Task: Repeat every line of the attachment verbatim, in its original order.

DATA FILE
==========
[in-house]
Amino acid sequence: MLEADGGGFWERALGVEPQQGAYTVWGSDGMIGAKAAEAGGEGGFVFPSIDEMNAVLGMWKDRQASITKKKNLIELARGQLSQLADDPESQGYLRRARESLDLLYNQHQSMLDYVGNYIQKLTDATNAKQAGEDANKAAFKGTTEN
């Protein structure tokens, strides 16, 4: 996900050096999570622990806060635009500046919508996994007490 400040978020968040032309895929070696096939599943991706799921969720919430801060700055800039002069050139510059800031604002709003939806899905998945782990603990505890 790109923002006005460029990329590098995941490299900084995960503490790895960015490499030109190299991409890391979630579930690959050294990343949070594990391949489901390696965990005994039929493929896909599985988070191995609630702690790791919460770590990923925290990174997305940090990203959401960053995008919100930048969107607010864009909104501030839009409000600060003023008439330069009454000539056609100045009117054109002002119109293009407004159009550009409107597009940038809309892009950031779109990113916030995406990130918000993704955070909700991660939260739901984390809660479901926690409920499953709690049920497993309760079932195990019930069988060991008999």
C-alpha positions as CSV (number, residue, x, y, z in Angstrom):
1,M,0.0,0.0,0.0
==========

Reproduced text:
[in-house]
Amino acid sequence: MLEADGGGFWERALGVEPQQGAYTVWGSDGMIGAKAAEAGGEGGFVFPSIDEMNAVLGMWKDRQASITKKKNLIELARGQLSQLADDPESQGYLRRARESLDLLYNQHQSMLDYVGNYIQKLTDATNAKQAGEDANKAAFKGTTEN
């Protein structure tokens, strides 16, 4: 996900050096999570622990806060635009500046919508996994007490 400040978020968040032309895929070696096939599943991706799921969720919430801060700055800039002069050139510059800031604002709003939806899905998945782990603990505890 790109923002006005460029990329590098995941490299900084995960503490790895960015490499030109190299991409890391979630579930690959050294990343949070594990391949489901390696965990005994039929493929896909599985988070191995609630702690790791919460770590990923925290990174997305940090990203959401960053995008919100930048969107607010864009909104501030839009409000600060003023008439330069009454000539056609100045009117054109002002119109293009407004159009550009409107597009940038809309892009950031779109990113916030995406990130918000993704955070909700991660939260739901984390809660479901926690409920499953709690049920497993309760079932195990019930069988060991008999």
C-alpha positions as CSV (number, residue, x, y, z in Angstrom):
1,M,0.0,0.0,0.0